“Do not fuck around with this aho, you stupid motherfuckin’ ikiryo,” Sonthi hissed as they sat, his voice for Connor’s ears alone.  “I worked too fuckin’ hard to get your ass out of that shithole prison to watch you fuck it up now.  You smile and nod and say yessir to whatever the hell Chapman wants.  Don’t try to scam him, not yet.  You don’t know the rules, chiima.  Until you do, you’ll just screw yourself right back into that hole you just crawled out of.”

Connor thought about that.  He thought about it very, very hard.  Those thoughts, much to his surprise, were interrupted by a half-full tumbler held out for him.  Chapman had brought him another drink?  Just when was he going to understand what was happening?

“In case you missed it, Connor, Mr. Chapman is the CEO of LRC Exploration,” Sonthi explained with a nod for his boss.  “He hired me to head up his security department about nine months ago.  He and I have been discussing some, ahh, options for the business that call for a skill set very different from your average college graduate.”

Every bit of his voice was different from what Connor remembered.  Very little of Dockside clung to Sonthi’s tongue as he talked.  Very little accent, and even less vocabulary.  Instead, the ex-cop was more formal and more precise…and far more irritating.

Connor’s stare was direct.  He would dance and play with Chapman, at least for a while.  Fine, Sonthi was right about the need for that.  But with Sonthi himself?  Connor was a thief and a liar, but Sonthi was just as bad in his own way.  There was no way Connor was going to let some crooked cop patronize him.  Even if he did owe the man.

Saishei tanmei, mappo, but no one loves me.  We were chara the second I handed you that stick.”  Connor’s voice was not friendly.  The hostility was a reminder for Sonthi; a reminder of just where Connor came from, and of how little he had to lose.

“I don’t have time for this,” Chapman barked, a hand raised to forestall any reply from his security director.

That hand was not needed, however.  At least not so far as Connor could see.  Sonthi’s face may have been unreadable to his boss — just what the hell did a CEO do, anyway? — but to Connor it was an open book.  A book of guilt, and a hint of shame.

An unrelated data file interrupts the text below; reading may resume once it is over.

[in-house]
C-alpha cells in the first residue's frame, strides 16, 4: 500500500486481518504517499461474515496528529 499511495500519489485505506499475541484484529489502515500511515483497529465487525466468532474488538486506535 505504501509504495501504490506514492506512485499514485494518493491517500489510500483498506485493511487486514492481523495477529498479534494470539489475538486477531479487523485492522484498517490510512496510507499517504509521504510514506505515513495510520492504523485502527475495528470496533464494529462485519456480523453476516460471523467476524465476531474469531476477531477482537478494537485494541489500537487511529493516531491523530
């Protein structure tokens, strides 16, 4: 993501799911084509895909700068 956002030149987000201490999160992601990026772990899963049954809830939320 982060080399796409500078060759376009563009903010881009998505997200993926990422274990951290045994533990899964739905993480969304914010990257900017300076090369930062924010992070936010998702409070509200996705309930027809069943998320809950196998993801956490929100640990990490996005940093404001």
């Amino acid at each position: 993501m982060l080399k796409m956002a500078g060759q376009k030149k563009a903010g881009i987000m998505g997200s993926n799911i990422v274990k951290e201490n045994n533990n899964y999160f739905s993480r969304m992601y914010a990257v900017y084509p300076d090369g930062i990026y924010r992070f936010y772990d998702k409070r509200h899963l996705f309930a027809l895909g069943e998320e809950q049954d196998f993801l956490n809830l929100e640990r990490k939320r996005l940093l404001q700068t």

Dockside rules still applied to the pair of them, even in that office, and those rules said Connor had made his point.  He gave a tiny, sharp nod to the ex-cop then turned to fully face Chapman.  He needed to focus, and to read everything he could from the man’s face and body language as they talked.  His life might very well depend on that reading.

“I have all the information in the world, Mr. Spogelse,” Chapman explained.  Lectured, actually.  “What I lack are viable means to act on that information.  Oh, I can use what my agents dig up to carry out certain negotiations and decisions, but I cannot act proactively with it.

“The five companies that founded this colony hold all of the cards, not to mention most of the power, and I’m tired of having to toe their line.  I need operatives who can act on my information, when and how I tell them.  Do you understand what I’m saying?”

The boredom that had begun to displace Connor’s anger disappeared, replaced by a certain amount of interest.  The idea had possibilities.  Almost as many possibilities as it had problems.  He could get ahead with this…if he was careful.  If he was very, very careful.

“None of your spies are willing to risk their ass for you,” he answered, meeting Chapman’s stare with one of his own.  “You need someone willing to get his hands dirty.  Someone with nothing to lose.  But that ain’t the real problem, boss.  There’re a couple million people over in the Haze and the Camp who’d stab their own mothers for a few grand.  If even I know that, you better fuckin’ well be aware.  Let’s not worry about the job itself, not just yet.  You’re looking for something pretty specific in all this, so the first question is why me?”

Sonthi answered for his boss, “You’re a ghost, Connor.  What little trace remains of Connor Spogelse is so buried and lost in the system, no one will ever find it again.  You can be whoever, or whatever, the situation calls for.”

Connor arched an eyebrow at that, but didn’t say a word.  Let the kamo talk themselves into the scam.  His entire day up to that point might have been a major fuck-up that had his head spinning, but this?  This was a scam.  This was what he did best.

A moment of hesitation while Sonthi glanced at his boss.  A wave from Chapman and the ex-cop continued, “That could never be true of someone from Redux, Connor.  Everyone here is implanted as a child, for one thing.  Even more, however, everyone has a detailed ident entered in the databases from the get-go.  Even in the Haze and the Camp…especially in the Haze and the Camp.”

Chapman cleared his throat to interrupt.  Both Connor and Sonthi turned to stare, but the executive remained quiet, let the silence build for several moments.

Overdramatic aho, Oz laughed.